It is day two of October Squares, and also Black History Month. So I thought I’d take you for a walk in the grounds of Stourhead in Wiltshire. It is rather marvellous, and at this time of year a family favourite for walks. The estate and current house was created by Henry Hoare I, of Hoare Bank. He was known as ‘Good Henry’ of the Hoare family, and it was he that named the estate Stourhead in the 18th century. The garden, house and estate remained in the care of the Hoare family until 1947, at which point it passed into the hands of the National Trust.

Some of you are probably wondering, and the answer is yes! Stourhead is one of the 93 National Trust properties that has connections to slavery and colonialism.

The Hoare Bank, which Henry Hoare I led, invested in the South Sea Company, a public-private partnership that had the monopoly on supplying slaves to islands in the ‘South Seas’ and ‘South America’. In just 64 voyages the South Sea Company transported 34,000 enslaved African people to the Spanish colonies. ‘Good Henry’ was clearly not as good as his descendants would like us to think, although he was good at finance. Most investors in the Company lost their money during the infamous South Sea Bubble in 1720, however the Hoare family and their bank made their money during this crisis as they bought stock in the company when the price was low, and sold when the price rose. So not the kindest family or business.

Knowing the story doesn’t put me off visiting Stourhead, it has simply added to my understanding of the history and legacies of our country houses. I want to know the full story, not just the bits that look good in costume dramas. For far too many years we have allowed our history and interpretation of country houses to be limited or even worse ‘airbrushed’. Consequently the servants tales, the history of black presence in the UK, and the sources of the wealth have been ignored. Finally though these tangible legacies of British colonisation are being properly researched, and our shared stories are being told from multiple perspectives. It can only be a positive step forward, and one we should all take kindly to.

168 thoughts

      1. Ok, busy in work at the start of a new school year and still a prospect of more lockdowns and pupils having to learn from home 🙂


      2. Thank you, it’s a little crazy at the moment. I’d say luckily enough I am in an office and not a teacher but the amount of admin at the moment trying to be prepared in case of more home learning seems to be increasing everyday but I suppose I should be grateful I still have a job.


  1. Not sure I’ve ever been in the house at Stourhead, but I used to like visiting the grounds. Not as many flowers as many gardens, but such a lovely place to wander. Growing up, history lessons always presented us with these larger-than-life heroes and skipped the unsavory bits so we ended up with an entirely unrealistic understanding of how things worked and what people were really like. Hopefully, these days, it’s a little more honest, not that that seems to make much difference to a lot of people. They’d rather be misled. Here’s my first post for this month’s squares:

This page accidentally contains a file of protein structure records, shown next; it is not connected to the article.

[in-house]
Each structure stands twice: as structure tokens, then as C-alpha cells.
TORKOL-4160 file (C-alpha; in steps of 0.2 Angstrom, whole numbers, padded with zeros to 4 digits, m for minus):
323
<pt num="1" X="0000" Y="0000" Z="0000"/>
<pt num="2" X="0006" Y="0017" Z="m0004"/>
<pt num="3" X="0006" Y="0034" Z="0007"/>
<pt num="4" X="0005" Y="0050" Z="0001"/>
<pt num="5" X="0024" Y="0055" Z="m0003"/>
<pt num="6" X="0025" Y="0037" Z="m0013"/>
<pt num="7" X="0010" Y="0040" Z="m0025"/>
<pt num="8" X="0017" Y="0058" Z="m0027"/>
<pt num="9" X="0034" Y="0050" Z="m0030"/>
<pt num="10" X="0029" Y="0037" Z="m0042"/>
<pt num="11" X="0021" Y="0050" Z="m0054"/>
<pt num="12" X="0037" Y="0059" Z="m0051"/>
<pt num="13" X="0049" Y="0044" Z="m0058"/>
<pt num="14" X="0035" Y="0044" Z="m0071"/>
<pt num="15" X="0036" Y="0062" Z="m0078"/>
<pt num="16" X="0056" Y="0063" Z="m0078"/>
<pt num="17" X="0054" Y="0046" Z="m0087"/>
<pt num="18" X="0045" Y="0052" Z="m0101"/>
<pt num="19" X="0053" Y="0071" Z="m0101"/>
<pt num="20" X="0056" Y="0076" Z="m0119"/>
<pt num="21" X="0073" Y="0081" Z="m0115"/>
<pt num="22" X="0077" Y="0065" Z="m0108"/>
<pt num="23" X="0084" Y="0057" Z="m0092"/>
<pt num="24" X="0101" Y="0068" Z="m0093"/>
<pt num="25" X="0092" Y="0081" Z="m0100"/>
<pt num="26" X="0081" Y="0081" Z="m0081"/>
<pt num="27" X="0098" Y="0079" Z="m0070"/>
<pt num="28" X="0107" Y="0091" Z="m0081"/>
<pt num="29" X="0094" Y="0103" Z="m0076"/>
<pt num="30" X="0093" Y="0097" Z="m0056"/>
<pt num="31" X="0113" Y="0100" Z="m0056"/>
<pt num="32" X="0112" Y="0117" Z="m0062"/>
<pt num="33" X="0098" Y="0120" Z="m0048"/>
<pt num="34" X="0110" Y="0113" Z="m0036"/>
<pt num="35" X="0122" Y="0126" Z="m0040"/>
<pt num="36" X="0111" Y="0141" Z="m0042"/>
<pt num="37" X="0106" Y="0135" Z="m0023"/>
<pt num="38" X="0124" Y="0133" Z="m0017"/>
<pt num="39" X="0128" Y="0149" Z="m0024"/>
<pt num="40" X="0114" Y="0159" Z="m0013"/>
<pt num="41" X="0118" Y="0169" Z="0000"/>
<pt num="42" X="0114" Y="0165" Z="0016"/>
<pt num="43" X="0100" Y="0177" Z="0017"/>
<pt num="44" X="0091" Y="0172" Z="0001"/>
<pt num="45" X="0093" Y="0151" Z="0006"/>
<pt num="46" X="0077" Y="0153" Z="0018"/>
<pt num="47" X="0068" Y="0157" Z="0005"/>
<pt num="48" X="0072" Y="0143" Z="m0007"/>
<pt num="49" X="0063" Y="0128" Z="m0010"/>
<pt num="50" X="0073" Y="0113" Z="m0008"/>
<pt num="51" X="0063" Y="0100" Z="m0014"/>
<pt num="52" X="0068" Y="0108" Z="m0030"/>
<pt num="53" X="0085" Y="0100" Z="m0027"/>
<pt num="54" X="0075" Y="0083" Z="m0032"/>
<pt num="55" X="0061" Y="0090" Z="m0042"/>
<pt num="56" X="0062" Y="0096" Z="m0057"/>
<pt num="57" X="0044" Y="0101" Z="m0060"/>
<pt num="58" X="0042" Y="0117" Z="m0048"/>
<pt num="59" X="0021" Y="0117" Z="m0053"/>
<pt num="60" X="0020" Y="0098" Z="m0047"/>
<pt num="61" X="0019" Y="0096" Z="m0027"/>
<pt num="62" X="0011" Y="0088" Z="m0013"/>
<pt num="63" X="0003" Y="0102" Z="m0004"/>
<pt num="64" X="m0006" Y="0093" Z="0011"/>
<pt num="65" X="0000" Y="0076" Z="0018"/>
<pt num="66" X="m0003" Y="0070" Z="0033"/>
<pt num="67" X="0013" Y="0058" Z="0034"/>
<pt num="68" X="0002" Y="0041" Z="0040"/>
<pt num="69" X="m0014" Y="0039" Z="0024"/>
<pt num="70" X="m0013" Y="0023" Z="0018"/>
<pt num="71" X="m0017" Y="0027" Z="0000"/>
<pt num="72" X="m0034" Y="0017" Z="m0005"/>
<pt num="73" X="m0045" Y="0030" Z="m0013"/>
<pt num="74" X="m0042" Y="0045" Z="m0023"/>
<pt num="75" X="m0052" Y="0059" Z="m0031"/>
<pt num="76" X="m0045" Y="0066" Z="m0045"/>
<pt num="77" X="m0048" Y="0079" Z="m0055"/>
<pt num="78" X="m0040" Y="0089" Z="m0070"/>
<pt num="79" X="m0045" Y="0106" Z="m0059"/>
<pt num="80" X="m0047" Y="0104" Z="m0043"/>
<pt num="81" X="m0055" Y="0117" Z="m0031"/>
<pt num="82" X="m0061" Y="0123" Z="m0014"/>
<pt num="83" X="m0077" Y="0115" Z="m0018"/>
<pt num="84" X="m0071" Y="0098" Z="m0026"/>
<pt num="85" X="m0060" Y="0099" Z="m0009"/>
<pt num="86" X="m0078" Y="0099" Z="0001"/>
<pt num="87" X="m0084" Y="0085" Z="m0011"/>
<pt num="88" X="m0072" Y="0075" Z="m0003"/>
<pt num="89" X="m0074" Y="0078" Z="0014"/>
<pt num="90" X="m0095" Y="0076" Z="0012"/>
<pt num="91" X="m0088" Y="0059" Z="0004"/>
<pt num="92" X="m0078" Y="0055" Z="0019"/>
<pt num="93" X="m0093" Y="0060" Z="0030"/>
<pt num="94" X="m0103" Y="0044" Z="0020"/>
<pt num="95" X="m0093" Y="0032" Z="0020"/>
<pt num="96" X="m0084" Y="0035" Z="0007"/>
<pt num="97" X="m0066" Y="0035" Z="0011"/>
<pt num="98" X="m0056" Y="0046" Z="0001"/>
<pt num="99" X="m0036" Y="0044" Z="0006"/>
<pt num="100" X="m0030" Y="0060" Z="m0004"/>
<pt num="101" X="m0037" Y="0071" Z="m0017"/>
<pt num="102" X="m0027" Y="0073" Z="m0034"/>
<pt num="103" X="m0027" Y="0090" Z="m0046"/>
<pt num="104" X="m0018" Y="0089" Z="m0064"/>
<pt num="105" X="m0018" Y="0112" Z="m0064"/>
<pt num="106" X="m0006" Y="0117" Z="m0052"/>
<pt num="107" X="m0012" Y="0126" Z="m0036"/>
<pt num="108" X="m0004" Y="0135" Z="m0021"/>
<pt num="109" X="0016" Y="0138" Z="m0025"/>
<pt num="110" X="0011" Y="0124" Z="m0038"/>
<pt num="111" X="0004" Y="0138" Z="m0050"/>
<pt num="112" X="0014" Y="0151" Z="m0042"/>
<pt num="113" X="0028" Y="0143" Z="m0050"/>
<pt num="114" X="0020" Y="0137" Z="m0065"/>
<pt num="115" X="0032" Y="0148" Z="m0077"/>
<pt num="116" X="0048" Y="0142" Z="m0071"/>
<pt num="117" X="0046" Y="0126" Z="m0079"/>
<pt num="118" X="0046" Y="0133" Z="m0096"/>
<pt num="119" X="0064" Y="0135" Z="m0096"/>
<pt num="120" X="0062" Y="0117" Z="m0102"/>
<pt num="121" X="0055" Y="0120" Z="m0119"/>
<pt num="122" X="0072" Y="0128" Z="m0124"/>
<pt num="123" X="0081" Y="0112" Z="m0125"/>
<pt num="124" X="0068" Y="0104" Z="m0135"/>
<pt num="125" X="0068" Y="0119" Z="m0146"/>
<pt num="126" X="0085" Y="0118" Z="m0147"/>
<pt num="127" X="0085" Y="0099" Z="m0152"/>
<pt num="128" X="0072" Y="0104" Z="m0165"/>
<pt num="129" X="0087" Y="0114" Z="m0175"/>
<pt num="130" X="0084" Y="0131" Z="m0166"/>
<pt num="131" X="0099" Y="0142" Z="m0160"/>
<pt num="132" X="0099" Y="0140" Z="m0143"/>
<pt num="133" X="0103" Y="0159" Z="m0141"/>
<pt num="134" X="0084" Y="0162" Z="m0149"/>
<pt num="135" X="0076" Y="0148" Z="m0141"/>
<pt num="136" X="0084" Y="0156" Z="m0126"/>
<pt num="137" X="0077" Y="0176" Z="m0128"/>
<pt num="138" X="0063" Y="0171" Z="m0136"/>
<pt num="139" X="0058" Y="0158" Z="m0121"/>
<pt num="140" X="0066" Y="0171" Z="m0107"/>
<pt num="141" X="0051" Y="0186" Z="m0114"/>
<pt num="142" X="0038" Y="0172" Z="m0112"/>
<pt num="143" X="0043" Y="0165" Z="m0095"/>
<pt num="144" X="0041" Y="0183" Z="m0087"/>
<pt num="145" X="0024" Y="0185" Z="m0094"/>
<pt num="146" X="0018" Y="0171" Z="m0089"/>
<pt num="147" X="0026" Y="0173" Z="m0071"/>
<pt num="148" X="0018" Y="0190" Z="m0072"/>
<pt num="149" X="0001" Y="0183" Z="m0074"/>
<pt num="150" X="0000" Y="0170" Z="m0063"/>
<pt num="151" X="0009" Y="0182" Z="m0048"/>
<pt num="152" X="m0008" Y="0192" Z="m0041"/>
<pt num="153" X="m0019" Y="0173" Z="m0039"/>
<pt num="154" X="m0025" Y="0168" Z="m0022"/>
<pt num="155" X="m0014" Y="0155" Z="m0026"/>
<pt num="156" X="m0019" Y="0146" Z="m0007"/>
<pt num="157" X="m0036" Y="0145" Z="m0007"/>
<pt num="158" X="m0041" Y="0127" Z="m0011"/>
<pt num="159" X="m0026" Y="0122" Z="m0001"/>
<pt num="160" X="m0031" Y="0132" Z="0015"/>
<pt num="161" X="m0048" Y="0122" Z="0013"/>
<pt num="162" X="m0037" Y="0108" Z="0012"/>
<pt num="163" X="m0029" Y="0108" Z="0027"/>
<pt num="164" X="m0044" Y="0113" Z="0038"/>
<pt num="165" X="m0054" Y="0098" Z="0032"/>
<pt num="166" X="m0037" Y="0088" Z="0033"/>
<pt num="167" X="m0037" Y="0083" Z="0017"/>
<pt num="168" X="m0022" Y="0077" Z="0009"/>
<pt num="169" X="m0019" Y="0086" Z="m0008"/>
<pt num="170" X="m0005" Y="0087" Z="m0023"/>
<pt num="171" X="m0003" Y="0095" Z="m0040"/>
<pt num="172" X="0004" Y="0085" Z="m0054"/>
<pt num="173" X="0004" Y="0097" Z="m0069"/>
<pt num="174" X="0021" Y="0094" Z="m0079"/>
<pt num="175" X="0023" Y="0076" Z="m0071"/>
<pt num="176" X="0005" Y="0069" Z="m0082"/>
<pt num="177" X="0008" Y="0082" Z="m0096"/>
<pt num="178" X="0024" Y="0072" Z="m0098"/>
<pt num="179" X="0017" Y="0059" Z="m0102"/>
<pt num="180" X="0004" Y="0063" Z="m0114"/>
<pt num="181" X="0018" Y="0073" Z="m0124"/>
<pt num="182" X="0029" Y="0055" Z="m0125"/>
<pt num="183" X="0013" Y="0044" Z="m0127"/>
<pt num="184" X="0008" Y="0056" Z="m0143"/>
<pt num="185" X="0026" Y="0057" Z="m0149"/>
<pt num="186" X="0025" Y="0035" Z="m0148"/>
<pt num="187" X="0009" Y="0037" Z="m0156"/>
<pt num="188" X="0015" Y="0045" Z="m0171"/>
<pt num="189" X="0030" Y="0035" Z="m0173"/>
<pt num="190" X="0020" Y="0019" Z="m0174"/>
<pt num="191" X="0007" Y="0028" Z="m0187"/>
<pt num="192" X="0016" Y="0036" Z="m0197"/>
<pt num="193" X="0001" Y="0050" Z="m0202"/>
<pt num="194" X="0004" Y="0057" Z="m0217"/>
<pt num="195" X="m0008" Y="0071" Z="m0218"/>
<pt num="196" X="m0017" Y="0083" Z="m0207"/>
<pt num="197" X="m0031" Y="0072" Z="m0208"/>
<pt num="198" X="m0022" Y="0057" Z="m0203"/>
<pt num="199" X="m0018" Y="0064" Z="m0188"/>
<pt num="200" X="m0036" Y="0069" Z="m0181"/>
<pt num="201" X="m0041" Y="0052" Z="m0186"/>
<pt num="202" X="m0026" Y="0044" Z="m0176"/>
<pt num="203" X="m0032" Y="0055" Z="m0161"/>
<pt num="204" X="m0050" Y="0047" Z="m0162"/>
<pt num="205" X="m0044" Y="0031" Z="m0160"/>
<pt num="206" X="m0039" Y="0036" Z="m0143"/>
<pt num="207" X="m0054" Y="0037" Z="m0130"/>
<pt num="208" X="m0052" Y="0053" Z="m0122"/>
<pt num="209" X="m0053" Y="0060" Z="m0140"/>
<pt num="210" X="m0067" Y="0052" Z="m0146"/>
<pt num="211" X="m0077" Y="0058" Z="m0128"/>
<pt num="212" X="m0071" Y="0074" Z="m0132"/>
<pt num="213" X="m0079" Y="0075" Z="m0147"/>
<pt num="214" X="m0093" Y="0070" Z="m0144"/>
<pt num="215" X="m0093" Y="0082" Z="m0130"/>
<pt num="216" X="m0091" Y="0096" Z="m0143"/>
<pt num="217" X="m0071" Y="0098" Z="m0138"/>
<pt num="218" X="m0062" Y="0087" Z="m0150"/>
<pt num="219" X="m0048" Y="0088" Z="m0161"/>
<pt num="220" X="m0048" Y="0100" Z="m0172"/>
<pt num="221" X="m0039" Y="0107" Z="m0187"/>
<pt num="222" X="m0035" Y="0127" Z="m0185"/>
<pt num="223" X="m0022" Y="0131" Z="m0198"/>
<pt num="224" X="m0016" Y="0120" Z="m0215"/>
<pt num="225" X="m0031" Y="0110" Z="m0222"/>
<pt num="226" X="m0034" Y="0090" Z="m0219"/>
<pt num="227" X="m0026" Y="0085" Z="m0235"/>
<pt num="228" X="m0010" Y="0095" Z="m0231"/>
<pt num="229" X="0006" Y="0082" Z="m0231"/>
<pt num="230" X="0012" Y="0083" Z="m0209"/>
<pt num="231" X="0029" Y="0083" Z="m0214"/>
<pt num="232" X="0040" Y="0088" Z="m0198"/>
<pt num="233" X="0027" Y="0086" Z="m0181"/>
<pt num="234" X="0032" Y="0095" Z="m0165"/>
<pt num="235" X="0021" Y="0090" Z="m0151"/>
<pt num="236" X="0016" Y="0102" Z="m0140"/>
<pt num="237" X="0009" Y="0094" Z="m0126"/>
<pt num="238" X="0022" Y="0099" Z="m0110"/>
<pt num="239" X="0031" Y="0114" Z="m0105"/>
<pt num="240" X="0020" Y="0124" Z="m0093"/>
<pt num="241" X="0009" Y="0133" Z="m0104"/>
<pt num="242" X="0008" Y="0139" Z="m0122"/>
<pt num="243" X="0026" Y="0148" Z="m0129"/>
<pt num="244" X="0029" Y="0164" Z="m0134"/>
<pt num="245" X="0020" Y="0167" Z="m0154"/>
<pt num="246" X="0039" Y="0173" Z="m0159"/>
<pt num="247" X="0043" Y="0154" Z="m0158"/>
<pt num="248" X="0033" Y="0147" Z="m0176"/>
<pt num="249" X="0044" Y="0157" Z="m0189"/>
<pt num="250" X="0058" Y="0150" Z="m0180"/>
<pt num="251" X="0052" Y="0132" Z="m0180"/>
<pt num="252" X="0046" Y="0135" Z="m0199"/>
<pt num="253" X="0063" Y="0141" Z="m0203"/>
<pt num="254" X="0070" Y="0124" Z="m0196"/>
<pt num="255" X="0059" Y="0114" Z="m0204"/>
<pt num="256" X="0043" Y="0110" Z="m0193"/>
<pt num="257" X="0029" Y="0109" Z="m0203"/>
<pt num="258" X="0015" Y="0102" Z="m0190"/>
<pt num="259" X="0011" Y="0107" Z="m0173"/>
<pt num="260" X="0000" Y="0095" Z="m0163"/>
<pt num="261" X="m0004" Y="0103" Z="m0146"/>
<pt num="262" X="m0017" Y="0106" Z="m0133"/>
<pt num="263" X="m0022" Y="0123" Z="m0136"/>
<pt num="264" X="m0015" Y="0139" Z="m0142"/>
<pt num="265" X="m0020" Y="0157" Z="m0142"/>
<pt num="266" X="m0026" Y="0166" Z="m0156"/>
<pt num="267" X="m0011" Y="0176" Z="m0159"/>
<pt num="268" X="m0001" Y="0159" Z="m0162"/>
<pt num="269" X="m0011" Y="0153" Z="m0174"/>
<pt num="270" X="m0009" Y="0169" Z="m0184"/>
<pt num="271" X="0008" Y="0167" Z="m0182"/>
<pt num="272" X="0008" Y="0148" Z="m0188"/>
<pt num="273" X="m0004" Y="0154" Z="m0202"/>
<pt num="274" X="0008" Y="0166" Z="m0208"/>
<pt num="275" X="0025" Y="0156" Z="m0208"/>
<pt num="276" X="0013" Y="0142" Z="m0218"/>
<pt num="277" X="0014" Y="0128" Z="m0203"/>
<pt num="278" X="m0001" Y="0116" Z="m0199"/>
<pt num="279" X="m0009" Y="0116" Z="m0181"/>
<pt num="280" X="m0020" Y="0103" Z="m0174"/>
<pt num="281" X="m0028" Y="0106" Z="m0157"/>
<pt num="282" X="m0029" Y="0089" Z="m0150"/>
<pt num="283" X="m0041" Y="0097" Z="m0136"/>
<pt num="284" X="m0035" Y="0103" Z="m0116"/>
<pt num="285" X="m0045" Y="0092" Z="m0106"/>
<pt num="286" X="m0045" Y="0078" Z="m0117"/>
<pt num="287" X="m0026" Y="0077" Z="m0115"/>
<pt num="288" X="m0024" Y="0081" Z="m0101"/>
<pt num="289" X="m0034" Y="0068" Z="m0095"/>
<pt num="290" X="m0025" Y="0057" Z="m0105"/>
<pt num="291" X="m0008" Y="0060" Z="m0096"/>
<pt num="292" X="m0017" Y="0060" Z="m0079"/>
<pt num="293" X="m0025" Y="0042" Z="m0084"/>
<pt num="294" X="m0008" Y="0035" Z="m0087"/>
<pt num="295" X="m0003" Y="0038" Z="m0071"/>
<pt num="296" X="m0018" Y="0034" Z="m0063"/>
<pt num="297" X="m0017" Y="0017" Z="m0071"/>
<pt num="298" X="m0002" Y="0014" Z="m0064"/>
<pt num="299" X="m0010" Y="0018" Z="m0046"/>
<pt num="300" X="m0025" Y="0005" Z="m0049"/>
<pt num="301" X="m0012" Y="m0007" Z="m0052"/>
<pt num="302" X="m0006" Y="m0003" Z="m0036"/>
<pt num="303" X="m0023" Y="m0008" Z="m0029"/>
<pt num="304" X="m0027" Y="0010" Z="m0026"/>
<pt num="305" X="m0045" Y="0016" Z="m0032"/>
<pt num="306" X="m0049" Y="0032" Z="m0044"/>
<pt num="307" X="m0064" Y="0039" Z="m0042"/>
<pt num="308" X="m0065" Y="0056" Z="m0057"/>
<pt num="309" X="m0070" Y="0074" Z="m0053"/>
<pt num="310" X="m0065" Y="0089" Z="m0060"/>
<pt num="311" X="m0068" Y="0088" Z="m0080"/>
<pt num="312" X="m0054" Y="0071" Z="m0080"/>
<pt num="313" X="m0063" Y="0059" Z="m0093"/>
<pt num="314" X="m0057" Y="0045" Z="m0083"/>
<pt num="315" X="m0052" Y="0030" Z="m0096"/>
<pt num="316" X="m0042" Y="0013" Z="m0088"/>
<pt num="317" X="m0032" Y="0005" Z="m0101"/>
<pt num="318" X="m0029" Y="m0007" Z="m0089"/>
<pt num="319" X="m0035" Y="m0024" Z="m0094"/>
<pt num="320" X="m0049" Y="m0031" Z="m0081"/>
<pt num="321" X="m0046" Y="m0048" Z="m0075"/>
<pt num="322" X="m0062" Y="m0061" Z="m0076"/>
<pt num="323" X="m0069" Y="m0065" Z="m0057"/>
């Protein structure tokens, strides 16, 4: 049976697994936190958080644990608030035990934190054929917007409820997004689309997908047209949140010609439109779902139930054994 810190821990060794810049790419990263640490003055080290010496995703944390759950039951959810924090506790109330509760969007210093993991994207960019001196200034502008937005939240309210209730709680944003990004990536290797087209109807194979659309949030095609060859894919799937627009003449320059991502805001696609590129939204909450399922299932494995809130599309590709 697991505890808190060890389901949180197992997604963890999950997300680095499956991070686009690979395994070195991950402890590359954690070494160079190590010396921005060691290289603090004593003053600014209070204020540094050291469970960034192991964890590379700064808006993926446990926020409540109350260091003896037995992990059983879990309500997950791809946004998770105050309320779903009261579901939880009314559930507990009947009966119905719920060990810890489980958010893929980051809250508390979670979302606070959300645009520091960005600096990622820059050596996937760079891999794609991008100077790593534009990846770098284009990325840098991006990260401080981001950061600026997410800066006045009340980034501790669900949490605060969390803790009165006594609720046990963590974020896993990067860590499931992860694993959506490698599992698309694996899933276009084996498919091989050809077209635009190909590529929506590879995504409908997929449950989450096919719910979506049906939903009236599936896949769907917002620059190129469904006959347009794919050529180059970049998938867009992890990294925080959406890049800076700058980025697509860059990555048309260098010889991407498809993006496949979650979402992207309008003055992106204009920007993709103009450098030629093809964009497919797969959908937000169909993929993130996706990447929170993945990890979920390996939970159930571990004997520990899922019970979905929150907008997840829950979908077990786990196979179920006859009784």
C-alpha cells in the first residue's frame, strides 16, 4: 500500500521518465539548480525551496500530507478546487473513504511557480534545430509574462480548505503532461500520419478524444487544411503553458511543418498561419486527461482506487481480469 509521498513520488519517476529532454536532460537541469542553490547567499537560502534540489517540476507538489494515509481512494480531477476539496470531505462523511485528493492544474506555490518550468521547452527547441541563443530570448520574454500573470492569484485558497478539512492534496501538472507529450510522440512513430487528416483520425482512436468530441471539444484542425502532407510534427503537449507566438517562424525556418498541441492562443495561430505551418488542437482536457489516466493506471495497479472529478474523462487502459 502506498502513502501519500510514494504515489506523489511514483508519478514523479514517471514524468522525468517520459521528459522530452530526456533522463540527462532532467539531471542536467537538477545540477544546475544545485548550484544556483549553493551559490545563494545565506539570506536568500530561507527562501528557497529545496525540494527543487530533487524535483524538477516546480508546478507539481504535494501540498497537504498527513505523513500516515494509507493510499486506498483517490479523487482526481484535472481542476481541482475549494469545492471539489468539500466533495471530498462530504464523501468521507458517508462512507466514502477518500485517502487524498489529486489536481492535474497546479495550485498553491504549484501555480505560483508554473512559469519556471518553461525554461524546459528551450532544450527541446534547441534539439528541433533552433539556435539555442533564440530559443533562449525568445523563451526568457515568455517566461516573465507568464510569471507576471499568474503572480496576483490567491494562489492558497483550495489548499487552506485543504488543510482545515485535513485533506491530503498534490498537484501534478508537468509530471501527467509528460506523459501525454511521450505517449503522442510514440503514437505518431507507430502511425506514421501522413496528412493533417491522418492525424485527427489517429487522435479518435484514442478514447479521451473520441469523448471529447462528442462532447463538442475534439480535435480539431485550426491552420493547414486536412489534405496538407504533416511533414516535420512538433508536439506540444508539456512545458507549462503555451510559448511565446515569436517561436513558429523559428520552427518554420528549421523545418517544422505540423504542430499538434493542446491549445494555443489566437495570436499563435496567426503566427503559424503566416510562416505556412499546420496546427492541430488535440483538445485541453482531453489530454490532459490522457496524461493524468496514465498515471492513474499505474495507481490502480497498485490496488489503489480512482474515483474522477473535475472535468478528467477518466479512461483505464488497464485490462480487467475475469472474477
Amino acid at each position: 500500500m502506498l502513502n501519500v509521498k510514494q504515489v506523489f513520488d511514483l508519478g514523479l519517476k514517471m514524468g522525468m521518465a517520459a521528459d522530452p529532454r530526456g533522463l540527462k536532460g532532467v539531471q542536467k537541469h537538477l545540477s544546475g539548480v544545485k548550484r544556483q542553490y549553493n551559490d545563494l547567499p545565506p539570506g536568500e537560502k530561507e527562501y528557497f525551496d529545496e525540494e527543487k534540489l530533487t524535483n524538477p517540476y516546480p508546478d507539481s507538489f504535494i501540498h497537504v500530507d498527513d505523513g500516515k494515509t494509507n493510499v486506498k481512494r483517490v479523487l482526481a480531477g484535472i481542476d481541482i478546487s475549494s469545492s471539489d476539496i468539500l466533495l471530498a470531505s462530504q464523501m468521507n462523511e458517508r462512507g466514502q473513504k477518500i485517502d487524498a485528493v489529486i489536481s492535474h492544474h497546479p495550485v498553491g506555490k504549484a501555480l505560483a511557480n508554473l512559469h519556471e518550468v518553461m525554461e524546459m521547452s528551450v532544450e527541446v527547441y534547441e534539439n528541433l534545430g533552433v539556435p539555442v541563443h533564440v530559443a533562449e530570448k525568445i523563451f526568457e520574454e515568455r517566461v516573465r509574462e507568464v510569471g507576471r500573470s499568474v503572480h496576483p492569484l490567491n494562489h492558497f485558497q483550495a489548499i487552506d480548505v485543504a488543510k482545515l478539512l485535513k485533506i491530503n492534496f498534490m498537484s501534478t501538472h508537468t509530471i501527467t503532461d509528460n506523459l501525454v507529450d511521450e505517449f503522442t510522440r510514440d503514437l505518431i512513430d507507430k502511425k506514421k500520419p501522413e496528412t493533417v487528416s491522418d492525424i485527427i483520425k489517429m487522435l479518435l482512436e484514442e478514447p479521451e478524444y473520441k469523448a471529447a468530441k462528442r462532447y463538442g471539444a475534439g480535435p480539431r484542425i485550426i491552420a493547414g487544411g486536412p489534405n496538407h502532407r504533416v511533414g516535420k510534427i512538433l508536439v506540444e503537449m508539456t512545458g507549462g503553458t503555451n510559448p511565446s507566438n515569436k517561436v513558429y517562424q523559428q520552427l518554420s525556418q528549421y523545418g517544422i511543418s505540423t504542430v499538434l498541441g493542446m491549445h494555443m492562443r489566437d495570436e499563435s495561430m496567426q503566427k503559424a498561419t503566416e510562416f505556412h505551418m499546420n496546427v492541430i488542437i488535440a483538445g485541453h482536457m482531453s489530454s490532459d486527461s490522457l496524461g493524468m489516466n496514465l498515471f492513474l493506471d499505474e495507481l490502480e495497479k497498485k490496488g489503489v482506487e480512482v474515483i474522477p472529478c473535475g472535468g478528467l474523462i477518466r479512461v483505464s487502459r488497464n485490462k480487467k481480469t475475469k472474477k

Liked by 1 person

      1. Oh, I wouldn’t doubt it. Boris must be happy to have Trump around. It makes him seem somewhat competent by comparison!


  2. I rarely visit stately homes other than if they have really nice gardens. I liked Stourhead in retrospect, but at the time I thought it had too few flowers. The National Trust is right to acknowledge properties with links to slavery, but I hope they do it in a meaningful way, and not with something that has little impact. When I last visited Manchester Art Gallery, they had invited a black artist to put colourful images of slaves beside paintings of scenes in wealthy households in one gallery as a way to inject their lives and experience. Her artwork was fresh and vibrant so I find it is her work I remember, not the old classics.

    Liked by 1 person

    1. How interesting. I always think of you as the Gardening Queen but didn’t realise that flowers were so important to you. I find it the varieties of green in a garden that draw my eye – though of course I love the flowers too.

      Liked by 2 people

  3. I love Stourhead, thanks for the reminder, Becky! I’m unlikely to post today as the block editor has descended on me, and I can’t work out how to post a photo

    Liked by 1 person

    1. Go to wpadmin /posts/all posts and instead of clicking new post, go to the drop down button at the top of the screen where you can select classic editor. Or in the block editor you can use the classic block and add photos as usual.

      Liked by 2 people

  4. The grounds are lovely, especially at this time of year I imagine. I tend not to go into the houses unless it’s a first time, the wealthy don’t interest me so much. And I also believe that we can’t change history, but we can learn from it and people should remember it wasn’t only white men involved in slave trade. I’d rather we concentrate on stopping what’s going on now with people trafficking and slave labour around the world.

    Liked by 1 person

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